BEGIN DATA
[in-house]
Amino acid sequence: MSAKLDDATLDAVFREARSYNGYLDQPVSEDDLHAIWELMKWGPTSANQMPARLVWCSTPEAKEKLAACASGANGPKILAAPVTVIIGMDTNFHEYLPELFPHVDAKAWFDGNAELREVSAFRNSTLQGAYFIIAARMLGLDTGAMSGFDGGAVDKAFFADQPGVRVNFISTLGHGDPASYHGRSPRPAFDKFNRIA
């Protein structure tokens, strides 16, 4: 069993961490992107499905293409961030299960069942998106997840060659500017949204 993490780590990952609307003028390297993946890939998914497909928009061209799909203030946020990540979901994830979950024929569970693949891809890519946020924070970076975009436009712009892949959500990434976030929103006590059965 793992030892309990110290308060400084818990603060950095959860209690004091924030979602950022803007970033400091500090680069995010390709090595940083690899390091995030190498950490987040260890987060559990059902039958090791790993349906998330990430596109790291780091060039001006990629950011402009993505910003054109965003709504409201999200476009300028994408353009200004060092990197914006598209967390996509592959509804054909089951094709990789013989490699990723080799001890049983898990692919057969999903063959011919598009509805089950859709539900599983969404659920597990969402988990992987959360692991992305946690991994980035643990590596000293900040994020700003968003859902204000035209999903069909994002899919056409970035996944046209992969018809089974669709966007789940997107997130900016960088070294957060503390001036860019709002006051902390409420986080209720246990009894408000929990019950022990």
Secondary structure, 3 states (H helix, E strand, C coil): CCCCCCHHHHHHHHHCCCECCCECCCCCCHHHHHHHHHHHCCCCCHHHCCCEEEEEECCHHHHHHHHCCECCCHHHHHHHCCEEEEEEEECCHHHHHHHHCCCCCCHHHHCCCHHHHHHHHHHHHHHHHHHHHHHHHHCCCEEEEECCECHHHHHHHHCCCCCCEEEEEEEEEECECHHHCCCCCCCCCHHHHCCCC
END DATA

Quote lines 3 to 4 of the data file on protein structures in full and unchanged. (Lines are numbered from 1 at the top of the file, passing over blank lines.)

């Protein structure tokens, strides 16, 4: 069993961490992107499905293409961030299960069942998106997840060659500017949204 993490780590990952609307003028390297993946890939998914497909928009061209799909203030946020990540979901994830979950024929569970693949891809890519946020924070970076975009436009712009892949959500990434976030929103006590059965 793992030892309990110290308060400084818990603060950095959860209690004091924030979602950022803007970033400091500090680069995010390709090595940083690899390091995030190498950490987040260890987060559990059902039958090791790993349906998330990430596109790291780091060039001006990629950011402009993505910003054109965003709504409201999200476009300028994408353009200004060092990197914006598209967390996509592959509804054909089951094709990789013989490699990723080799001890049983898990692919057969999903063959011919598009509805089950859709539900599983969404659920597990969402988990992987959360692991992305946690991994980035643990590596000293900040994020700003968003859902204000035209999903069909994002899919056409970035996944046209992969018809089974669709966007789940997107997130900016960088070294957060503390001036860019709002006051902390409420986080209720246990009894408000929990019950022990």
Secondary structure, 3 states (H helix, E strand, C coil): CCCCCCHHHHHHHHHCCCECCCECCCCCCHHHHHHHHHHHCCCCCHHHCCCEEEEEECCHHHHHHHHCCECCCHHHHHHHCCEEEEEEEECCHHHHHHHHCCCCCCHHHHCCCHHHHHHHHHHHHHHHHHHHHHHHHHCCCEEEEECCECHHHHHHHHCCCCCCEEEEEEEEEECECHHHCCCCCCCCCHHHHCCCC